The Executive Yuan’s Referendum Review Committee yesterday again turned down a referendum proposal by Taiwan Solidarity Union Chairman Huang Kun-huei (黃昆輝) on the Economic Cooperation Framework Agreement (ECFA) signed between Taiwan and China in June last year.
In his third bid, Huang had submitted a referendum proposal asking the question: “Do you agree with the government’s signing the Economic Cooperation Framework Agreement with China?”
The ECFA, which came into force in September and whose “early harvest” list of items receiving preferential tariff treatment came into effect on Saturday, has been touted as a means to further liberalize cross-strait trade.
However, critics claim it is a trap by Beijing to lure Taiwan into an eventual political merger with China.
Similar proposals were rejected by the Referendum Review Committee on June 3 and Aug. 11 last year on the grounds that the question did not fall under what was permitted in the Referendum Act (公民投票法).
Despite the two previous rejections, Huang submitted the same proposal again last month.
“Supporters and opponents of the referendum proposal debated on whether this proposal was the same as the previous one,” Central Election Commission secretary-general Teng Tien-yu (鄧天祐), who doubles as executive secretary of the Referendum Review Committee, said of the two-hour meeting.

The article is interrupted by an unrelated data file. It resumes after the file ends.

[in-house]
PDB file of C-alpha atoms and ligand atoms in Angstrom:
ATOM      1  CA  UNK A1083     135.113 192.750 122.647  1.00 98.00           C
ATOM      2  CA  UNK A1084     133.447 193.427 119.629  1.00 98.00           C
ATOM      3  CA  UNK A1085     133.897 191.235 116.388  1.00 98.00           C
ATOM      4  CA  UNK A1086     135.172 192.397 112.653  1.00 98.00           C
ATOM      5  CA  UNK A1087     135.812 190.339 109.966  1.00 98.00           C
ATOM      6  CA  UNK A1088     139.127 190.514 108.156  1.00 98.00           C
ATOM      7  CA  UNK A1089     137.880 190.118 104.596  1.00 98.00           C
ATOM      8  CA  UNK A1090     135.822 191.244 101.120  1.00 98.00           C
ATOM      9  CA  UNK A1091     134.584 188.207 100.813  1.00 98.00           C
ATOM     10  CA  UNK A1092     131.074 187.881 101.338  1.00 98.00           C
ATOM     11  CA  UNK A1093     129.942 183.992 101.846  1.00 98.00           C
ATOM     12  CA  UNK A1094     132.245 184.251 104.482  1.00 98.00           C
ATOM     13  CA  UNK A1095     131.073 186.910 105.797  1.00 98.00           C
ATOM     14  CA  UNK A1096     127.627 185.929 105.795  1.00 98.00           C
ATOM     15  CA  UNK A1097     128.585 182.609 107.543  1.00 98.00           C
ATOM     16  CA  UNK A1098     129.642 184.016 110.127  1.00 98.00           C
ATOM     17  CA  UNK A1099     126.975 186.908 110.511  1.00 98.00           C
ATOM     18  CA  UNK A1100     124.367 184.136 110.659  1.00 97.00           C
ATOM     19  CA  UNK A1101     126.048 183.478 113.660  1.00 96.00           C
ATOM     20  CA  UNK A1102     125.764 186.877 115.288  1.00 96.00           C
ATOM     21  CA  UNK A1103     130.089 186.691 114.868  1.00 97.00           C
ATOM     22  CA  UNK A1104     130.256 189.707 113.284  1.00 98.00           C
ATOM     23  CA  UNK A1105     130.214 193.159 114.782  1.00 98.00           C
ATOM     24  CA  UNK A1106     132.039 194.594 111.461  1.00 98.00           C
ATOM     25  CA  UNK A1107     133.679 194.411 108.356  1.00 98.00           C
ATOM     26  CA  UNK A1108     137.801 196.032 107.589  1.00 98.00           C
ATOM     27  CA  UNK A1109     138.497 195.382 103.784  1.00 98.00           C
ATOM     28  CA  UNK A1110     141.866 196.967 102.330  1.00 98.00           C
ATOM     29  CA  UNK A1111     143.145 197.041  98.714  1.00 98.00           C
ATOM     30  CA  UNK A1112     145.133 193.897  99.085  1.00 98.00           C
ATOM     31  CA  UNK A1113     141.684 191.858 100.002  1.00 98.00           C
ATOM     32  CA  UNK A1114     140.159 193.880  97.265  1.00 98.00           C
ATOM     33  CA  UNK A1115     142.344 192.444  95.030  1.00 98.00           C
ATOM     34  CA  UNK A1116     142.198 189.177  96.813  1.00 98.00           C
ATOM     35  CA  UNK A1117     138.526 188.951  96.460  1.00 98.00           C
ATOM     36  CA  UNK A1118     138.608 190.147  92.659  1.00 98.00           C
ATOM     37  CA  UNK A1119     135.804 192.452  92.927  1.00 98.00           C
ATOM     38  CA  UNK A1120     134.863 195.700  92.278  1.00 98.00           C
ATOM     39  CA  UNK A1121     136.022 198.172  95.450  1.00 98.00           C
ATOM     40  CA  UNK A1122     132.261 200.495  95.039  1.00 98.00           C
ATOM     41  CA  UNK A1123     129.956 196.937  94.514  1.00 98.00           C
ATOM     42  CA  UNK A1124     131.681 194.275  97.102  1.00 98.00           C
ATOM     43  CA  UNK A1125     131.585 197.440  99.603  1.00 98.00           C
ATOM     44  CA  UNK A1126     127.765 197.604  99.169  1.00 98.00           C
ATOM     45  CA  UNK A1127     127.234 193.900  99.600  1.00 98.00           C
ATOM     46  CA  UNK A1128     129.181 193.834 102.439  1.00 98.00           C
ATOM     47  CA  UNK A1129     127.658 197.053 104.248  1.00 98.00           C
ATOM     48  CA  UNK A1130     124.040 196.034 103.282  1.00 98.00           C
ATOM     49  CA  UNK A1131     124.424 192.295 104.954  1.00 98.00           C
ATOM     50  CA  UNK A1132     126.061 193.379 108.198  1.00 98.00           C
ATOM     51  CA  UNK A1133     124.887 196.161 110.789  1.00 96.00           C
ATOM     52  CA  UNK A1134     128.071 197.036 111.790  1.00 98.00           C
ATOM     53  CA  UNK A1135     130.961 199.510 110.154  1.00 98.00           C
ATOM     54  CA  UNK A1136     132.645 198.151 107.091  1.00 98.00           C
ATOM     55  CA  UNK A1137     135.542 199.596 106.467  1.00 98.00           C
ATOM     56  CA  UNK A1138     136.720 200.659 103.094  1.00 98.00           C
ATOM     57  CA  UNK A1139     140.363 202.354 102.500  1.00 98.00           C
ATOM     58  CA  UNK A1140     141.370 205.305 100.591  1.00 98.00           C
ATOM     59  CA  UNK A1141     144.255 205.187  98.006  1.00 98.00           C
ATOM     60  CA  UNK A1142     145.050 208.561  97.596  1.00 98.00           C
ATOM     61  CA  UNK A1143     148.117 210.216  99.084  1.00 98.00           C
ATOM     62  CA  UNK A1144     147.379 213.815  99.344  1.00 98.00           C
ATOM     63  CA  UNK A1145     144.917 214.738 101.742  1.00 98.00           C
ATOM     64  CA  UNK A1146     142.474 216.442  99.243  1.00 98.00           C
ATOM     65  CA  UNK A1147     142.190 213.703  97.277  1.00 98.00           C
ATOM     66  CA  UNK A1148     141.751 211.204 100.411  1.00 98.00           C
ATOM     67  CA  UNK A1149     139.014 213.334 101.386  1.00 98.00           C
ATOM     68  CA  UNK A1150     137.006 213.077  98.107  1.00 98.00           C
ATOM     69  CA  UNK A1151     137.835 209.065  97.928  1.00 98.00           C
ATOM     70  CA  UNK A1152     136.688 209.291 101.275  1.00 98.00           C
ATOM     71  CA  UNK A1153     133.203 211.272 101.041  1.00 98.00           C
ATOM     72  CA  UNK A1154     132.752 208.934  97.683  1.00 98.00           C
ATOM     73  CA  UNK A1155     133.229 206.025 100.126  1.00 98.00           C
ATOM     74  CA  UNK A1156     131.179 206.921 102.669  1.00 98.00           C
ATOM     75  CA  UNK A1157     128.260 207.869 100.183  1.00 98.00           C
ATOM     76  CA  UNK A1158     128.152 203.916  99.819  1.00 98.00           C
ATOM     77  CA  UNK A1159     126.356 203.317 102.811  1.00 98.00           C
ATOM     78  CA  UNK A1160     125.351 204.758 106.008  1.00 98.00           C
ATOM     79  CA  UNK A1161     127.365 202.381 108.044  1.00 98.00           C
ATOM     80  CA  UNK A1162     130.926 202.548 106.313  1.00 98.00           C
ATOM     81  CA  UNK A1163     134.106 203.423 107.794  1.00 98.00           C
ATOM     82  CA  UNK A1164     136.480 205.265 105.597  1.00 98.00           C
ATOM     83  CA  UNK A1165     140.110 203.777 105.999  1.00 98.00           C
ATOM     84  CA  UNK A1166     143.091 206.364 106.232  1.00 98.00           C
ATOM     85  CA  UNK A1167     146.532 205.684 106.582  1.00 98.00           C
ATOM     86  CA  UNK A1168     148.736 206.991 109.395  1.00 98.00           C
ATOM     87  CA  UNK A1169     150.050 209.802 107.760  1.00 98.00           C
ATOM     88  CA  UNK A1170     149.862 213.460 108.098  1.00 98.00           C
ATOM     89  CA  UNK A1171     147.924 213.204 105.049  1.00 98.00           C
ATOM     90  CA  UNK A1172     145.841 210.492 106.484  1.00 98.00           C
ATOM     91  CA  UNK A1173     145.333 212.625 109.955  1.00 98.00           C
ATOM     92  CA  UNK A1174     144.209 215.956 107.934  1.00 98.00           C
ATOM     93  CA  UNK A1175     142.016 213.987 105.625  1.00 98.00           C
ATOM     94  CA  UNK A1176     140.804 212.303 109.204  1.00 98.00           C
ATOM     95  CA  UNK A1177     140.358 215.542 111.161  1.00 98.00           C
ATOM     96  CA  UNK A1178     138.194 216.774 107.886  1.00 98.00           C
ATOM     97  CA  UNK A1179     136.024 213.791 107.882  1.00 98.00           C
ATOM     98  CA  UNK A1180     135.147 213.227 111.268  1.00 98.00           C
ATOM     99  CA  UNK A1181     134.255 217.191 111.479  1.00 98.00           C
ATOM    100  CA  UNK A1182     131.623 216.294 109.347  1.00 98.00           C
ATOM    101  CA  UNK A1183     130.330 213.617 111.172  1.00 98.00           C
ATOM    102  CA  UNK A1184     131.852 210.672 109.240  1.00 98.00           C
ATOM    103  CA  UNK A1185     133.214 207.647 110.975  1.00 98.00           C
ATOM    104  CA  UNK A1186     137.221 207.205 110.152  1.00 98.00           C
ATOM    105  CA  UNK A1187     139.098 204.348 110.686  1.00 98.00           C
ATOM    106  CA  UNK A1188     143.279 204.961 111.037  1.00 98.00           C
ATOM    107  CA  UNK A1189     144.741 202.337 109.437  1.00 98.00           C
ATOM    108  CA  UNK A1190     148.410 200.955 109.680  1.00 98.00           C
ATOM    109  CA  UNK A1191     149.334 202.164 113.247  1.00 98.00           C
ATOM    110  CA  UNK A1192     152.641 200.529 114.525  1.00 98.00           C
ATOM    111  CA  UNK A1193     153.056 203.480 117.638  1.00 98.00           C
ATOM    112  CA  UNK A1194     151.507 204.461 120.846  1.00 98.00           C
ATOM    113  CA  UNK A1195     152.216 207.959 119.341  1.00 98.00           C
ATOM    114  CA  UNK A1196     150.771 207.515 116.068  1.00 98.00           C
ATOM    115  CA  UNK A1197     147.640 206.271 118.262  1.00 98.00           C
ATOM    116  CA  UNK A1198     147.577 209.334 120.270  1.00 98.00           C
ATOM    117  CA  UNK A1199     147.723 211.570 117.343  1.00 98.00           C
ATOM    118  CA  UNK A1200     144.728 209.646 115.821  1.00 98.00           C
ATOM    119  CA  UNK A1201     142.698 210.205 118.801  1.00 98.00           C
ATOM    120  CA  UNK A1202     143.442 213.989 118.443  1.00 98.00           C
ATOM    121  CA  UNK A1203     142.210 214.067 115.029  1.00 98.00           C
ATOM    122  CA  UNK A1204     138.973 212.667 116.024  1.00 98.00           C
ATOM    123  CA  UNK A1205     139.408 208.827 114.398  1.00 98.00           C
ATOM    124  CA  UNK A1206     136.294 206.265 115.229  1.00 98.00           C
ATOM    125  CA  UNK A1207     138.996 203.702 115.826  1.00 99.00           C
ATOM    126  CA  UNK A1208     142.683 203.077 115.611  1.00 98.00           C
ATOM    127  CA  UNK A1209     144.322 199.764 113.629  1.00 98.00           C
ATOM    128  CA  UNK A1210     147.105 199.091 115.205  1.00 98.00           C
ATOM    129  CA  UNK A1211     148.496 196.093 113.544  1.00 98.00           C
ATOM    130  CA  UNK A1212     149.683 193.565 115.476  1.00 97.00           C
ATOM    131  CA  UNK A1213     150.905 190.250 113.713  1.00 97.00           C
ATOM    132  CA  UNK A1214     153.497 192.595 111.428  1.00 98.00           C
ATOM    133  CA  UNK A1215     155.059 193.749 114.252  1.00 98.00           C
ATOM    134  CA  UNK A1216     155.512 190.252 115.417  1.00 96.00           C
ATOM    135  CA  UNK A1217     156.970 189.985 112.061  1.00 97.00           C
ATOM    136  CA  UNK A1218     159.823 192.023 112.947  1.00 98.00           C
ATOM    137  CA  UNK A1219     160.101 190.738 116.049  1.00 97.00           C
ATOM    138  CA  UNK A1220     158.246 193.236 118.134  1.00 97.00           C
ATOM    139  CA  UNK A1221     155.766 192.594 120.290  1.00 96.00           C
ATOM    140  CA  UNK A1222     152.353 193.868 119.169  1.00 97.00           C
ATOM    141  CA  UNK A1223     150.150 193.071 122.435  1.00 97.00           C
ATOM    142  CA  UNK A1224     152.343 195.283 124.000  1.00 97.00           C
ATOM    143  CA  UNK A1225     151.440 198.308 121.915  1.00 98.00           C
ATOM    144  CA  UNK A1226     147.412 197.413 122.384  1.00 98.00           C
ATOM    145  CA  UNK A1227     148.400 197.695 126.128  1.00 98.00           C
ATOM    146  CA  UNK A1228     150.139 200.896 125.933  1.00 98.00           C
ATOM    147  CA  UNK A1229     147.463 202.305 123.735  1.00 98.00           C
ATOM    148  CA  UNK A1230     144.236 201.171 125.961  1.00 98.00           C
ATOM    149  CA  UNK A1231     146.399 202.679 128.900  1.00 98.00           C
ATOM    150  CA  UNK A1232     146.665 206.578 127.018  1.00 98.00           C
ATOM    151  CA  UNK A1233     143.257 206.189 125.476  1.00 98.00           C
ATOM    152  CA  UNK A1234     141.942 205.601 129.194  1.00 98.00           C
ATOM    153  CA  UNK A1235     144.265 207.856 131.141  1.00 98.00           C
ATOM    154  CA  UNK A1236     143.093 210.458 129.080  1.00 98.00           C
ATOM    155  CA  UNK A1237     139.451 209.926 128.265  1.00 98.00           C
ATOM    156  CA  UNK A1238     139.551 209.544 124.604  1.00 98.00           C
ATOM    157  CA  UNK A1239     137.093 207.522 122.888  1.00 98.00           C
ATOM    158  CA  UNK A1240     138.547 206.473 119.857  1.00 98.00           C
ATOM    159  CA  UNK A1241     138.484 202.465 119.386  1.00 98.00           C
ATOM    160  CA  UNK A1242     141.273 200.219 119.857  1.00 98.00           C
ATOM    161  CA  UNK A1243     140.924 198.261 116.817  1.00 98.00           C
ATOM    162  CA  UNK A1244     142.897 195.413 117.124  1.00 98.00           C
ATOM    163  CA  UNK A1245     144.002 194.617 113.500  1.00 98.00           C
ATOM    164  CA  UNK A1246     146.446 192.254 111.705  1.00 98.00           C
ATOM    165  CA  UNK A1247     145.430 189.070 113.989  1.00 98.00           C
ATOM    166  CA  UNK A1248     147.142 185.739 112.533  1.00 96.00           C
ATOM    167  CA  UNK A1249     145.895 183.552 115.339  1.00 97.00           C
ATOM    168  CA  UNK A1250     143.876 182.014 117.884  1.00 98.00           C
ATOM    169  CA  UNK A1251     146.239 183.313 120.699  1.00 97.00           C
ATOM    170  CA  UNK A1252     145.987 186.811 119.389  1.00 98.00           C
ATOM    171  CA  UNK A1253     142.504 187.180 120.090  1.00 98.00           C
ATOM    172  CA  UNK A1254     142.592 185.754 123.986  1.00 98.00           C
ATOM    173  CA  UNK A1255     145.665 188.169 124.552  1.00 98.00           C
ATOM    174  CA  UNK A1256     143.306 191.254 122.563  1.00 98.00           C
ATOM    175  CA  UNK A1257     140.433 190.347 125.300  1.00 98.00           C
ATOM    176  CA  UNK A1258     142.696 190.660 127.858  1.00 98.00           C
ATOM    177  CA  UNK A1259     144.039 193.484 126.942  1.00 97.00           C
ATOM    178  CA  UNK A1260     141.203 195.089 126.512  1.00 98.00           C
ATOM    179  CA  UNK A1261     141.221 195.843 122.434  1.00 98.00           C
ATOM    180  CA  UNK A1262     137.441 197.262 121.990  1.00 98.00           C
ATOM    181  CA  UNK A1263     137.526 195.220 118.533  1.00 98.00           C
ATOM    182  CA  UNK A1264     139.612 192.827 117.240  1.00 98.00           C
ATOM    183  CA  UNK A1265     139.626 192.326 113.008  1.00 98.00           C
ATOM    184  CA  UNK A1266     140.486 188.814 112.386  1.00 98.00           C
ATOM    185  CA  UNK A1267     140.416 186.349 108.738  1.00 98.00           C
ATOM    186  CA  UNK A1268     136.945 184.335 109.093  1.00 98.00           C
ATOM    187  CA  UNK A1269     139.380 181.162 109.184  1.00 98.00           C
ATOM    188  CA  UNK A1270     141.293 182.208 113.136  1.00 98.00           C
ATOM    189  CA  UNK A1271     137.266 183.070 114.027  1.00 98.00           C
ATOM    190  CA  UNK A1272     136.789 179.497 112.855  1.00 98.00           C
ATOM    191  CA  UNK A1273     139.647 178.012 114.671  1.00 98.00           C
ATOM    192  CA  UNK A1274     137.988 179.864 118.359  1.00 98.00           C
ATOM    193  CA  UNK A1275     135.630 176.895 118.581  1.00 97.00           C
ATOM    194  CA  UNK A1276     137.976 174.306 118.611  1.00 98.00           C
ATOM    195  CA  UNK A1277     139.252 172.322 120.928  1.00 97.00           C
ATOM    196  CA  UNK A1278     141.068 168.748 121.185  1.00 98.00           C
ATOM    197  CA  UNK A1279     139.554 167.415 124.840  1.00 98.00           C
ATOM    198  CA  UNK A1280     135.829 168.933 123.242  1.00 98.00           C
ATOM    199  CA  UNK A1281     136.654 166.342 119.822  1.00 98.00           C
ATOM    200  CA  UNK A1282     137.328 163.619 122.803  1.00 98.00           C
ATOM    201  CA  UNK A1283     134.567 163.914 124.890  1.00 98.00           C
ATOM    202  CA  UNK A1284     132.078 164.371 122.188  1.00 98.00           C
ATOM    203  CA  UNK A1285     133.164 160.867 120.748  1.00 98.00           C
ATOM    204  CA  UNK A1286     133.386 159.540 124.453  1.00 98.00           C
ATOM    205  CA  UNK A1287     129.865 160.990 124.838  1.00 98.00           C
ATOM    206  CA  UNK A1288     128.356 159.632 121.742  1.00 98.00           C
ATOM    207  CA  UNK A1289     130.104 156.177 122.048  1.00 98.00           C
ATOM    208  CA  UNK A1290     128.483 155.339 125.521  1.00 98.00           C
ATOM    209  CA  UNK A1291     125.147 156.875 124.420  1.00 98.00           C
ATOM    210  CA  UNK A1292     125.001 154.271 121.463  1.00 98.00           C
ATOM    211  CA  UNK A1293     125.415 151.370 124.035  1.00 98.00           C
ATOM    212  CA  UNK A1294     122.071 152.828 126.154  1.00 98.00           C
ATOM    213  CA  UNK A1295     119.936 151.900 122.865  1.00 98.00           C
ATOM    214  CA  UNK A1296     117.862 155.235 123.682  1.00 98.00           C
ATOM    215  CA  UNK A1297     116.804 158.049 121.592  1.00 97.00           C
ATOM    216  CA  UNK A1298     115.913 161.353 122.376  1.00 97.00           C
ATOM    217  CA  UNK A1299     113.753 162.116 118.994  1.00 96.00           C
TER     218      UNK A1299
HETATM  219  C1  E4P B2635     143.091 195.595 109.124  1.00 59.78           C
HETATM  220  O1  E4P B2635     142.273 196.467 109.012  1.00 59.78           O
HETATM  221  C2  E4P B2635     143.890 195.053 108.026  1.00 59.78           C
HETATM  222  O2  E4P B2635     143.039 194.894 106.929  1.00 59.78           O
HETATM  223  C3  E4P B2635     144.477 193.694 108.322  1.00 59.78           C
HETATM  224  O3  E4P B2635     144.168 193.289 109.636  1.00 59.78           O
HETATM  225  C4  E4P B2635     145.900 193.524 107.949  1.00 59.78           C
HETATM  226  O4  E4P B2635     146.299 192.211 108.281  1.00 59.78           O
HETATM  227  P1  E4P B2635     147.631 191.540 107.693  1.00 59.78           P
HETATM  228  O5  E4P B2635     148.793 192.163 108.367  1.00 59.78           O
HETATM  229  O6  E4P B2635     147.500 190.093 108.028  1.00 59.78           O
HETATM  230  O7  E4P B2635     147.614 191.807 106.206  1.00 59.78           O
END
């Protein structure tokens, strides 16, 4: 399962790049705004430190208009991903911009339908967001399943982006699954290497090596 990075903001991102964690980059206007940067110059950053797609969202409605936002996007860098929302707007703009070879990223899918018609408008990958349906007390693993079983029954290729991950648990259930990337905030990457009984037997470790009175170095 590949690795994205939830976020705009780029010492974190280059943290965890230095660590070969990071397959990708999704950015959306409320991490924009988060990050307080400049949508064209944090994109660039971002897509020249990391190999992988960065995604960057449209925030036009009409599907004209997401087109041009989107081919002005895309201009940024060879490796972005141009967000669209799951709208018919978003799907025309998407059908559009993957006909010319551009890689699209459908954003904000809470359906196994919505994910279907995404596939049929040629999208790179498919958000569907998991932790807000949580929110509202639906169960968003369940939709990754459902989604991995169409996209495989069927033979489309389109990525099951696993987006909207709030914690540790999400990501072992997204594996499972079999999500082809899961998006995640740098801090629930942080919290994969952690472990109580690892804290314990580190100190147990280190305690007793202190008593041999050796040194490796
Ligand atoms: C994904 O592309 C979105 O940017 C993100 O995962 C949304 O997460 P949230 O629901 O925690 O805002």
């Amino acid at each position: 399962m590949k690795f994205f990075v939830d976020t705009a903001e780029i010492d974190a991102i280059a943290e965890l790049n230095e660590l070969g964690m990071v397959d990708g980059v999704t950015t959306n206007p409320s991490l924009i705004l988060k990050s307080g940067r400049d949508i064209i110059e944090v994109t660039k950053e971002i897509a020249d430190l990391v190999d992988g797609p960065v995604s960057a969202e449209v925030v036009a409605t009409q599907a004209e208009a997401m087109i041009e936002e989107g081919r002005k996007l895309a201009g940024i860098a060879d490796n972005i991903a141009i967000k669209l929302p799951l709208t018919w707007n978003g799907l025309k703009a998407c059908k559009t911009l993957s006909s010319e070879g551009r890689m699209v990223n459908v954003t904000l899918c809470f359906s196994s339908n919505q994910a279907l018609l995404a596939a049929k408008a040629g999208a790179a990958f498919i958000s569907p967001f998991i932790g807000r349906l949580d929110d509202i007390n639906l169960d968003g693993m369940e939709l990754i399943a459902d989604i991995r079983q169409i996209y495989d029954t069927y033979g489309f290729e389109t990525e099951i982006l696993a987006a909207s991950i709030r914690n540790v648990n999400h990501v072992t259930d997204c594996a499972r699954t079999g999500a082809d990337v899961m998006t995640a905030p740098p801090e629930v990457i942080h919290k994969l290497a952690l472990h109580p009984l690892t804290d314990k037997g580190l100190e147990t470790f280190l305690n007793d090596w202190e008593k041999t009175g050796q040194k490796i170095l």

“In the end, they put it to a vote and the proposal was turned down by a 10-to-four vote,” Teng said.
According to the Referendum Act, a referendum proposal cannot be made again within three years after it is rejected.
“The rejection shows that the government under the leadership of President Ma Ying-jeou [馬英九] is against the values of democracy and the will of the people,” Huang said in a statement last night.
“The proposals were endorsed by more than 300,000 citizens and yet the government denies these people the right to speak,” Huang said.
“The government will eventually pay for it,” he added.
“The ECFA will have a huge impact on Taiwan’s economy, politics and society. Government officials — including Ma himself — have always emphasized the importance of the pact,” Huang said. “And yet, the government excludes all forms of public participation in the decision-making. This just isn’t normal [in democratic systems].”